Factors that contribute to the stress level of middle and secondary school principals
The purpose of this study was to investigate the common themes middle and secondary school administrators perceive as work-related stressors as indicated by the Administrative Stress Index (ASI). A secondary purpose of this study was to distinguish what middle and secondary school administrators utilize to deal with the high demands and high stress nature of the job as measured by the Roesch Coping Preference Scale (RCPS). The participants in this study included 80 middle and high school principals employed within Rutherford, Williamson, and Cannon Counties of Tennessee. Data were collected via an online survey which consisted of two pre-existing instruments and a set of demographic questions. A factoral multivariate analysis of variance (MANOVA) was used to determine if there were any significant differences on each of the stressors and groups on the ASI and Roesch Coping Preference Scale for the categories of: gender, years of experience, age, ethnicity, or educational level. The findings revealed that the top three stressors facing administrators within the Middle Tennessee region include: (a) imposing high expectations upon myself, (b) participating in school activities, and (c) evaluating staff. The top coping preference group revealed that Extra Work Activities (i.e., taking work home and working on weekends) is the top ranked coping preference for principals within this region. A statistically significant difference was found for several different independent variables. The first was principal experience in relation to Recreational/Inactive Activities. Principals with more experience in the profession tend to utilize coping preferences that include planning vacations or listening to music more than those with less experience. Gender was another independent variable that yielded statistically significant differences. The categories of Recreational/Inactive Activities and Extra Work Activities showed that women spend more time taking work home and working on the weekends than their male counterparts as well as coping through listening to music or planning vacations. Age was the final variable that showed a statistically significant difference in relation to Time-Out Techniques. Principals that are younger than sixty years old utilized the coping strategies of taking breaks and changing tasks temporarily much more than those over the age of sixty.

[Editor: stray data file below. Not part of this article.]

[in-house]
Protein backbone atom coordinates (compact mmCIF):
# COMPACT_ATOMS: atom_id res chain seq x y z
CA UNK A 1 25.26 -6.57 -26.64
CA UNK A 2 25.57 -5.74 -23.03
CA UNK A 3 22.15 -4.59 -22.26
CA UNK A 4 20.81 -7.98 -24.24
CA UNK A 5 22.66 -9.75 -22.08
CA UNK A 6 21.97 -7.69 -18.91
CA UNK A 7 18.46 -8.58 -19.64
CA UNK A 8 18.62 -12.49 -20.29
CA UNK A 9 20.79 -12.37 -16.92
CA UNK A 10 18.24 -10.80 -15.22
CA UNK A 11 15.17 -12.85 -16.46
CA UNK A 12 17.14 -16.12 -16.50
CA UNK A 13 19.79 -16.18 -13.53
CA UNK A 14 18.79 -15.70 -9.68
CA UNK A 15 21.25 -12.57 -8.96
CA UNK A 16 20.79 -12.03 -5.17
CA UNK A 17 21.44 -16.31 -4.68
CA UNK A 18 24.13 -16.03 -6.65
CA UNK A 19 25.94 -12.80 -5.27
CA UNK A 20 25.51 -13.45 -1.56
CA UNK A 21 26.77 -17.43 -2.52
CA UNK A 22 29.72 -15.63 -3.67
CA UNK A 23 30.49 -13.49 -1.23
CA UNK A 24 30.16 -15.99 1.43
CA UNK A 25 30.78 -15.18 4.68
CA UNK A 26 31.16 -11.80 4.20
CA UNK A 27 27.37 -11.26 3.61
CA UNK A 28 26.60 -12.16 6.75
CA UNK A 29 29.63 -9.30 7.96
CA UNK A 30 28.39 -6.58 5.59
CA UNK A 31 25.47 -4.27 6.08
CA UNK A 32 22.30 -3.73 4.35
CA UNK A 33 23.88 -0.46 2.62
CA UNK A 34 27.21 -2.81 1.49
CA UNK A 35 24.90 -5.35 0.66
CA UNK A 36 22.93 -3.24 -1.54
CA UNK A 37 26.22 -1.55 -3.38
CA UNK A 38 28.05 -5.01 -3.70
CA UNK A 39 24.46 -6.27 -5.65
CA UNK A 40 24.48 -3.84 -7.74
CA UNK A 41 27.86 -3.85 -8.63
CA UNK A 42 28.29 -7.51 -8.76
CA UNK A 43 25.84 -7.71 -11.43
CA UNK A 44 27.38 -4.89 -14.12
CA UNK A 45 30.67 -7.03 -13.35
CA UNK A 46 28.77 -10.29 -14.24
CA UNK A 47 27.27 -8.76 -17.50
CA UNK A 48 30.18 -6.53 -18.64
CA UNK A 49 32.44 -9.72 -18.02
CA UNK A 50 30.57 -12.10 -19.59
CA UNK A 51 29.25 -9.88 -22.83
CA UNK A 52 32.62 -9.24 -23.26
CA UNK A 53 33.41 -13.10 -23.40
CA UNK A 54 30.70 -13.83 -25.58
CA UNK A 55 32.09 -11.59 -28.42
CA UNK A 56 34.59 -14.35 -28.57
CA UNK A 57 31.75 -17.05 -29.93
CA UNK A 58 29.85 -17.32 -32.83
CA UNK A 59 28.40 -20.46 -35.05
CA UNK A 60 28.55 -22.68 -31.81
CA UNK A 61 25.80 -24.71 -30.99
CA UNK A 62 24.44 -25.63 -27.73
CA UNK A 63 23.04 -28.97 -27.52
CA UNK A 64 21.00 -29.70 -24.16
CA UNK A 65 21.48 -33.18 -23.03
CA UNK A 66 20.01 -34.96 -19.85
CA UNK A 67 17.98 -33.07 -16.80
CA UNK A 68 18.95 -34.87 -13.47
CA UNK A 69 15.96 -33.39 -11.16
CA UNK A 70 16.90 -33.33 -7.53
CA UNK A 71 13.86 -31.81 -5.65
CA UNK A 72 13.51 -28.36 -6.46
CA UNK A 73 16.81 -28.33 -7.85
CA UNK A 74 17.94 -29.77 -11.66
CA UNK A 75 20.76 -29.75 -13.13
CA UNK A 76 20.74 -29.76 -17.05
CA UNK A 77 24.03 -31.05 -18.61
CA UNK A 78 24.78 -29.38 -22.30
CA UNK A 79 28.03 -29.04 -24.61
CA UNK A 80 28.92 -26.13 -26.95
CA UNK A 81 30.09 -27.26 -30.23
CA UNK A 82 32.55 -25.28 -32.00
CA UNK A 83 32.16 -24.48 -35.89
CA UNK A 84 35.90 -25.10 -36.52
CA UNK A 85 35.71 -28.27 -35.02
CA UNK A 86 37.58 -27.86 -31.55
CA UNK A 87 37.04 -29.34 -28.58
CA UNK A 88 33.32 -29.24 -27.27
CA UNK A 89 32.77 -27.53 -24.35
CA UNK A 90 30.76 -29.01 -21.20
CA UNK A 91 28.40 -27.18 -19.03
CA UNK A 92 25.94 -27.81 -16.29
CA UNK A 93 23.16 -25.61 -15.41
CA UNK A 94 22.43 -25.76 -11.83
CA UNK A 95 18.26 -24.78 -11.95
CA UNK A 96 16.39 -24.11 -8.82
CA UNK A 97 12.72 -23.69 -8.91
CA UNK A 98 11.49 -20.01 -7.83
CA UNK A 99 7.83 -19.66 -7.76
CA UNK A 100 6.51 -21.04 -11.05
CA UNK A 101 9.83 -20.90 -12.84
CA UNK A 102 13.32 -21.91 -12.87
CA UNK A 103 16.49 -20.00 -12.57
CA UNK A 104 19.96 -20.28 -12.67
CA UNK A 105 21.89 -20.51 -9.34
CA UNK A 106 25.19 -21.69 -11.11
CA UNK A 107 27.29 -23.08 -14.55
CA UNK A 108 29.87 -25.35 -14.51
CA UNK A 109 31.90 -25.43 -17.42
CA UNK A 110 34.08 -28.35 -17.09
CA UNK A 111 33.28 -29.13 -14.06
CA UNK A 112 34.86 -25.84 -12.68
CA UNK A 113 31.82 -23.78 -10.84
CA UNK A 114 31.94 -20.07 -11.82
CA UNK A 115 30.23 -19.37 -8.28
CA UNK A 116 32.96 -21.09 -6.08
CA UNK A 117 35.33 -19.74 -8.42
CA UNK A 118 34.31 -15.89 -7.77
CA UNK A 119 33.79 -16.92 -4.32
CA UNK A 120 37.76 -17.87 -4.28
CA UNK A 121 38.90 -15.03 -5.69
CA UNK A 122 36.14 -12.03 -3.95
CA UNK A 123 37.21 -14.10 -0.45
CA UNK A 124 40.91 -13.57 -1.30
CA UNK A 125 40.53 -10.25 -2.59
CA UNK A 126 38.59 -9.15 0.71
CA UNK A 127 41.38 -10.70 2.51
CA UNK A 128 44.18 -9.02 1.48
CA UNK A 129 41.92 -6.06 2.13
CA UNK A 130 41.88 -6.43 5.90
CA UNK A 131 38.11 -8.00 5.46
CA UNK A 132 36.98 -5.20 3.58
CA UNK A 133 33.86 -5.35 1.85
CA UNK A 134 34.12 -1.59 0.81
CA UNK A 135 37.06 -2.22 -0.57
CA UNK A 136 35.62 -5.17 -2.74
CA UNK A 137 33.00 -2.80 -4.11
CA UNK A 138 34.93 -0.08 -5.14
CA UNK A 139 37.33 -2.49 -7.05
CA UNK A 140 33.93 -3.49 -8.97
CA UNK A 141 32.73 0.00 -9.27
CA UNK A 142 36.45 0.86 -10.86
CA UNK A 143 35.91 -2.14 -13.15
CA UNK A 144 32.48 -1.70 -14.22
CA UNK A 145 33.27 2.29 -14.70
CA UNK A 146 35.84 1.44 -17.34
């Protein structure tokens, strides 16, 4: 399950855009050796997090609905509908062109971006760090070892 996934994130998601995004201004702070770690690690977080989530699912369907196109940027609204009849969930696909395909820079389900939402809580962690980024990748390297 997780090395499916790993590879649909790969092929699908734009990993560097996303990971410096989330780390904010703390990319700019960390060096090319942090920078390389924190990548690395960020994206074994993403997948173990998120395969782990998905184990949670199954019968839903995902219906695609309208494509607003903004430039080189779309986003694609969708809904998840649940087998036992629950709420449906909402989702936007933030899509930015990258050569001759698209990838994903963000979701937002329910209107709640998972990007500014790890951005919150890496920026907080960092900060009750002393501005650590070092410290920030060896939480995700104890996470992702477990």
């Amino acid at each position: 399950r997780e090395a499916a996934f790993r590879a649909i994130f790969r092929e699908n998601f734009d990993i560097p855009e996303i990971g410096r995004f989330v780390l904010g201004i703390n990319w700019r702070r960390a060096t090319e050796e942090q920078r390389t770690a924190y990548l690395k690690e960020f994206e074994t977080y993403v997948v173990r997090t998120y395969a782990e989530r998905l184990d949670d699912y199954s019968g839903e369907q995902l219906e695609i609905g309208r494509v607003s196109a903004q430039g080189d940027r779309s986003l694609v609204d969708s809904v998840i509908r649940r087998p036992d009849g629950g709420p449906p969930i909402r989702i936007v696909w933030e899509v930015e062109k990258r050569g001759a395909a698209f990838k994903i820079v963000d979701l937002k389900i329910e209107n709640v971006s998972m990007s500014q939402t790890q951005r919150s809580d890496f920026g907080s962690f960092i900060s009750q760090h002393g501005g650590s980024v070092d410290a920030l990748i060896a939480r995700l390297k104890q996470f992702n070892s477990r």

Educational leadership|Middle School education|Secondary education
Jessica J Supakhan,
"Factors that contribute to the stress level of middle and secondary school principals"
ETD Collection for Tennessee State University.